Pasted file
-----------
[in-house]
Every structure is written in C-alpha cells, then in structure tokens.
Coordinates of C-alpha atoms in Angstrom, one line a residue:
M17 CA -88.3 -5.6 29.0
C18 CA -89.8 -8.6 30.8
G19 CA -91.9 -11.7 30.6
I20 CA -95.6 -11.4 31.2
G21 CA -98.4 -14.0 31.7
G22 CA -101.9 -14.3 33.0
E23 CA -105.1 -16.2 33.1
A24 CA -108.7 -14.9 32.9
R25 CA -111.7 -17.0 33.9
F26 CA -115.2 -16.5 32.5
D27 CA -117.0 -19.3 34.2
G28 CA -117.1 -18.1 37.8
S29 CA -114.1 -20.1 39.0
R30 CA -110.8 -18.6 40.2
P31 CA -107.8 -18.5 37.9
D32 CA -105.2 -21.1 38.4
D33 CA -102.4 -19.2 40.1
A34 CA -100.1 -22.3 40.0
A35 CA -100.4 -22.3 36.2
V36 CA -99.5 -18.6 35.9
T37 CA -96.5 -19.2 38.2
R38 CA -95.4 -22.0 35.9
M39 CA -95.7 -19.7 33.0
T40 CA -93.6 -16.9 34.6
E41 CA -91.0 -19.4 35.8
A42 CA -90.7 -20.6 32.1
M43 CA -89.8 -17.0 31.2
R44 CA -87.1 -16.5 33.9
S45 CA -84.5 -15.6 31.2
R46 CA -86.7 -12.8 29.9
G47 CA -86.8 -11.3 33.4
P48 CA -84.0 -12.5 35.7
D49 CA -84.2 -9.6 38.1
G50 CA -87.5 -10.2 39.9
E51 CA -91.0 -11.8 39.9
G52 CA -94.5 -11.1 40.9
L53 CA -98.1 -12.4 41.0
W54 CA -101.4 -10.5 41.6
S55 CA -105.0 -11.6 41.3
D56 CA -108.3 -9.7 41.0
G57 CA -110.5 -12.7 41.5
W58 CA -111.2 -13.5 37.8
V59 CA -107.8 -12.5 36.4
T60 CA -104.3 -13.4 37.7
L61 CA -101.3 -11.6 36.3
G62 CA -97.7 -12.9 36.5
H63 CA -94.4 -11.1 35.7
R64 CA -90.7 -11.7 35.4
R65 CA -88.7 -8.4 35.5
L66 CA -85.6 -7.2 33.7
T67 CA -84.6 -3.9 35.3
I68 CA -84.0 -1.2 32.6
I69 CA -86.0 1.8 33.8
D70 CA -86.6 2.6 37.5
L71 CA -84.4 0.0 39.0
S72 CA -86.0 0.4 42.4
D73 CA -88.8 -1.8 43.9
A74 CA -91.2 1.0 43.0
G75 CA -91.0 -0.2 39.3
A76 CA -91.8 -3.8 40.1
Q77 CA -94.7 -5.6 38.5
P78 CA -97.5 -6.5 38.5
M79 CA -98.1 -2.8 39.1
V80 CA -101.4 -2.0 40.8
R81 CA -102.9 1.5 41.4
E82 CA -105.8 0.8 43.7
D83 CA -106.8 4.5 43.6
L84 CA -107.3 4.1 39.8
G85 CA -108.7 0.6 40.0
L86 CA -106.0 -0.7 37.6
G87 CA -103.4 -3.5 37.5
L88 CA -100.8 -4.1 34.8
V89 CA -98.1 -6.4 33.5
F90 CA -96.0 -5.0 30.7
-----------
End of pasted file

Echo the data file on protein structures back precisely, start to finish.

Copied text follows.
[in-house]
Every structure is written in C-alpha cells, then in structure tokens.
Coordinates of C-alpha atoms in Angstrom, one line a residue:
M17 CA -88.3 -5.6 29.0
C18 CA -89.8 -8.6 30.8
G19 CA -91.9 -11.7 30.6
I20 CA -95.6 -11.4 31.2
G21 CA -98.4 -14.0 31.7
G22 CA -101.9 -14.3 33.0
E23 CA -105.1 -16.2 33.1
A24 CA -108.7 -14.9 32.9
R25 CA -111.7 -17.0 33.9
F26 CA -115.2 -16.5 32.5
D27 CA -117.0 -19.3 34.2
G28 CA -117.1 -18.1 37.8
S29 CA -114.1 -20.1 39.0
R30 CA -110.8 -18.6 40.2
P31 CA -107.8 -18.5 37.9
D32 CA -105.2 -21.1 38.4
D33 CA -102.4 -19.2 40.1
A34 CA -100.1 -22.3 40.0
A35 CA -100.4 -22.3 36.2
V36 CA -99.5 -18.6 35.9
T37 CA -96.5 -19.2 38.2
R38 CA -95.4 -22.0 35.9
M39 CA -95.7 -19.7 33.0
T40 CA -93.6 -16.9 34.6
E41 CA -91.0 -19.4 35.8
A42 CA -90.7 -20.6 32.1
M43 CA -89.8 -17.0 31.2
R44 CA -87.1 -16.5 33.9
S45 CA -84.5 -15.6 31.2
R46 CA -86.7 -12.8 29.9
G47 CA -86.8 -11.3 33.4
P48 CA -84.0 -12.5 35.7
D49 CA -84.2 -9.6 38.1
G50 CA -87.5 -10.2 39.9
E51 CA -91.0 -11.8 39.9
G52 CA -94.5 -11.1 40.9
L53 CA -98.1 -12.4 41.0
W54 CA -101.4 -10.5 41.6
S55 CA -105.0 -11.6 41.3
D56 CA -108.3 -9.7 41.0
G57 CA -110.5 -12.7 41.5
W58 CA -111.2 -13.5 37.8
V59 CA -107.8 -12.5 36.4
T60 CA -104.3 -13.4 37.7
L61 CA -101.3 -11.6 36.3
G62 CA -97.7 -12.9 36.5
H63 CA -94.4 -11.1 35.7
R64 CA -90.7 -11.7 35.4
R65 CA -88.7 -8.4 35.5
L66 CA -85.6 -7.2 33.7
T67 CA -84.6 -3.9 35.3
I68 CA -84.0 -1.2 32.6
I69 CA -86.0 1.8 33.8
D70 CA -86.6 2.6 37.5
L71 CA -84.4 0.0 39.0
S72 CA -86.0 0.4 42.4
D73 CA -88.8 -1.8 43.9
A74 CA -91.2 1.0 43.0
G75 CA -91.0 -0.2 39.3
A76 CA -91.8 -3.8 40.1
Q77 CA -94.7 -5.6 38.5
P78 CA -97.5 -6.5 38.5
M79 CA -98.1 -2.8 39.1
V80 CA -101.4 -2.0 40.8
R81 CA -102.9 1.5 41.4
E82 CA -105.8 0.8 43.7
D83 CA -106.8 4.5 43.6
L84 CA -107.3 4.1 39.8
G85 CA -108.7 0.6 40.0
L86 CA -106.0 -0.7 37.6
G87 CA -103.4 -3.5 37.5
L88 CA -100.8 -4.1 34.8
V89 CA -98.1 -6.4 33.5
F90 CA -96.0 -5.0 30.7